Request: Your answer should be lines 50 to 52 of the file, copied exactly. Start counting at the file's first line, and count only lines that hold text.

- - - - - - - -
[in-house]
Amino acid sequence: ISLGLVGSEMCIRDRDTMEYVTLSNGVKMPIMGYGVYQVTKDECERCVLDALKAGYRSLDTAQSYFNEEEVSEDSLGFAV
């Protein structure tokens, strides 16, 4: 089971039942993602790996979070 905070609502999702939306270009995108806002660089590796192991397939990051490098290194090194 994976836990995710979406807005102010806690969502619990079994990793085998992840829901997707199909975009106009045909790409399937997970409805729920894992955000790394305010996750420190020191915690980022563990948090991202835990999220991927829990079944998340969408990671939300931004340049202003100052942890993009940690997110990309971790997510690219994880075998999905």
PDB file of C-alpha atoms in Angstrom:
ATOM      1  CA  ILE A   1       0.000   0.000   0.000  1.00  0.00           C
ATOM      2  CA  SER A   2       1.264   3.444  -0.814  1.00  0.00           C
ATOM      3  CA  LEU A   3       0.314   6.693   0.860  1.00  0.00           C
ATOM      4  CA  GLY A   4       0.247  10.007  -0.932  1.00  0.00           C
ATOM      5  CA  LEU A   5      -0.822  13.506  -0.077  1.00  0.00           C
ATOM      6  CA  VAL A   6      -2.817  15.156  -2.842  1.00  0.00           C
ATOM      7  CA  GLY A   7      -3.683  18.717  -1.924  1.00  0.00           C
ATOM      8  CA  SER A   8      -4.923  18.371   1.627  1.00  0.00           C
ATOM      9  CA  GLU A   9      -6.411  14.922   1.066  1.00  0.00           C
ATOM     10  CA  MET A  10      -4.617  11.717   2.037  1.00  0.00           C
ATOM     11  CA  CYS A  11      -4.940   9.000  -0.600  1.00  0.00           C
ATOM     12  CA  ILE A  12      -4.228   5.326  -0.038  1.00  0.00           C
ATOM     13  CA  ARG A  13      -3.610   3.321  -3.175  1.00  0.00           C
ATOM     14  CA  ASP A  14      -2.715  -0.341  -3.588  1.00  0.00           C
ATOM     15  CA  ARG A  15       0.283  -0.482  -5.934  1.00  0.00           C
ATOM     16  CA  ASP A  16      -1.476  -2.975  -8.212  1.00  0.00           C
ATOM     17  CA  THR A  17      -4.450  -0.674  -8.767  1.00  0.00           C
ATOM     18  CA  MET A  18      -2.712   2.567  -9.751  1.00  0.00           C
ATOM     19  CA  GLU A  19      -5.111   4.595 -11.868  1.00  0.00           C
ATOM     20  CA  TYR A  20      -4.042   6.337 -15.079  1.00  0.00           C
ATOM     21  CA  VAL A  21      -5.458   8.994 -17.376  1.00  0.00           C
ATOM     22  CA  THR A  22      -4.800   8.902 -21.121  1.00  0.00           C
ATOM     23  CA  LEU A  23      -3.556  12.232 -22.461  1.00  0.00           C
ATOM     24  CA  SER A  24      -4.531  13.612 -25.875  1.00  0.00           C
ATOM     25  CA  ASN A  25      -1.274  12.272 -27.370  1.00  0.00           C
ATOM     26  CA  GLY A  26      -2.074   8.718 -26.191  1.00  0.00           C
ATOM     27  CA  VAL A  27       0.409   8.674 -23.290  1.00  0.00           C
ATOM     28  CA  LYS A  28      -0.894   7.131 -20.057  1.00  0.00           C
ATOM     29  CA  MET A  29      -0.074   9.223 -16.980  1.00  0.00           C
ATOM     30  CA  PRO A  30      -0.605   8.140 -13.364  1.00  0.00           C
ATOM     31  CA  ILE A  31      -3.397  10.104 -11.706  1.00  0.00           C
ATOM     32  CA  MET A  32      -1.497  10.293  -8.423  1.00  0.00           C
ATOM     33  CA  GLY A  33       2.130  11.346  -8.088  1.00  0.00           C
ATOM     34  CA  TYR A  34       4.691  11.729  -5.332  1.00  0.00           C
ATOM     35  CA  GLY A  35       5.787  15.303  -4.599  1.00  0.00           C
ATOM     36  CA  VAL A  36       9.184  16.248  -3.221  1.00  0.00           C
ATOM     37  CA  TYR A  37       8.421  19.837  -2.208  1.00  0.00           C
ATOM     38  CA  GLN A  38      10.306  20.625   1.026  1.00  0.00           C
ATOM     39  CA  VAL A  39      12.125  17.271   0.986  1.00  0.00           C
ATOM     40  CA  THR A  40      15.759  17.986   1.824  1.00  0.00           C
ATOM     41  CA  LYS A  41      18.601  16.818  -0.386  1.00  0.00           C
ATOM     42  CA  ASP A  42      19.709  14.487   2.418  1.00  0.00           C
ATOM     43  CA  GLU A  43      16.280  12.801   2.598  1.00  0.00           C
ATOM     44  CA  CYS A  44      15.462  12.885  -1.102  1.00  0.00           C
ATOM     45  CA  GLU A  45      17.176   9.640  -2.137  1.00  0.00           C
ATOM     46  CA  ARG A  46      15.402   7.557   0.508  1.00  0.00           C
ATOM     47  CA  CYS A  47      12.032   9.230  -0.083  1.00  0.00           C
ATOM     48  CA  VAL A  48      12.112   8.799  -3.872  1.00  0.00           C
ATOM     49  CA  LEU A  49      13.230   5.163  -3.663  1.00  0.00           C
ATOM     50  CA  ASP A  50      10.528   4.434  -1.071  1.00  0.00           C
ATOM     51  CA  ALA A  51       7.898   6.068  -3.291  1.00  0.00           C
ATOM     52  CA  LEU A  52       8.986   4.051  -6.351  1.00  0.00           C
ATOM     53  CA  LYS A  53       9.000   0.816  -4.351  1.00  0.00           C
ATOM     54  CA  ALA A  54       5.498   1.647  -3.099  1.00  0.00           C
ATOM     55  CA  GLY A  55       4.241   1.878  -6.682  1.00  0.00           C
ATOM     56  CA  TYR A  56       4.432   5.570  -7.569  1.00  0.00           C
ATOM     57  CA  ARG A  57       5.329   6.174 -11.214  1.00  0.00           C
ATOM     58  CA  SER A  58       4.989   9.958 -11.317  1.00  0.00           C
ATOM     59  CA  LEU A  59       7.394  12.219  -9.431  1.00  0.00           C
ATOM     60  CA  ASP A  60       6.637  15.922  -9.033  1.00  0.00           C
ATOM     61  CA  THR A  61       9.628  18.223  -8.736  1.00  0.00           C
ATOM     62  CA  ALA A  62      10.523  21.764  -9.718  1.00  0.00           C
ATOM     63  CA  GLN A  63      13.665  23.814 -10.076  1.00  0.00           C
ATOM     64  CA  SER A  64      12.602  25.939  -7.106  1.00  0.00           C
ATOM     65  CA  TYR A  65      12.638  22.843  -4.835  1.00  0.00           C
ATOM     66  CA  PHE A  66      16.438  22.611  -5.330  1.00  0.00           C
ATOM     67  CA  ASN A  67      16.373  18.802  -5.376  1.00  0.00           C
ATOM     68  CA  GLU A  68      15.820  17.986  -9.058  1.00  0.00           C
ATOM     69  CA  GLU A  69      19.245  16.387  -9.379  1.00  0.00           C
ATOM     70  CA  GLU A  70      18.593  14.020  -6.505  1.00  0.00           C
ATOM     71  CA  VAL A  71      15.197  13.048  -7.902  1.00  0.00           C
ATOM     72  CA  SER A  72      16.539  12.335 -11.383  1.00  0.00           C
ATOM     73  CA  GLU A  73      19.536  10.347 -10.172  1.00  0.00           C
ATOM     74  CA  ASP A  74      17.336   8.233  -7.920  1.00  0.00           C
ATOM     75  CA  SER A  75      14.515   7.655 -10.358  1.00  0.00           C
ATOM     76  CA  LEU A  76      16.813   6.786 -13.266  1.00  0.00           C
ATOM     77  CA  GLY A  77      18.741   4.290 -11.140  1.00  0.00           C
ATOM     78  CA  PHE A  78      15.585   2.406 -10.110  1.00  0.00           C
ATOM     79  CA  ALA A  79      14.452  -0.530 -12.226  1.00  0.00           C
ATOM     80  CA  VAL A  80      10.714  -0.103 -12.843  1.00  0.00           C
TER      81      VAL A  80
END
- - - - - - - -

ATOM     46  CA  ARG A  46      15.402   7.557   0.508  1.00  0.00           C
ATOM     47  CA  CYS A  47      12.032   9.230  -0.083  1.00  0.00           C
ATOM     48  CA  VAL A  48      12.112   8.799  -3.872  1.00  0.00           C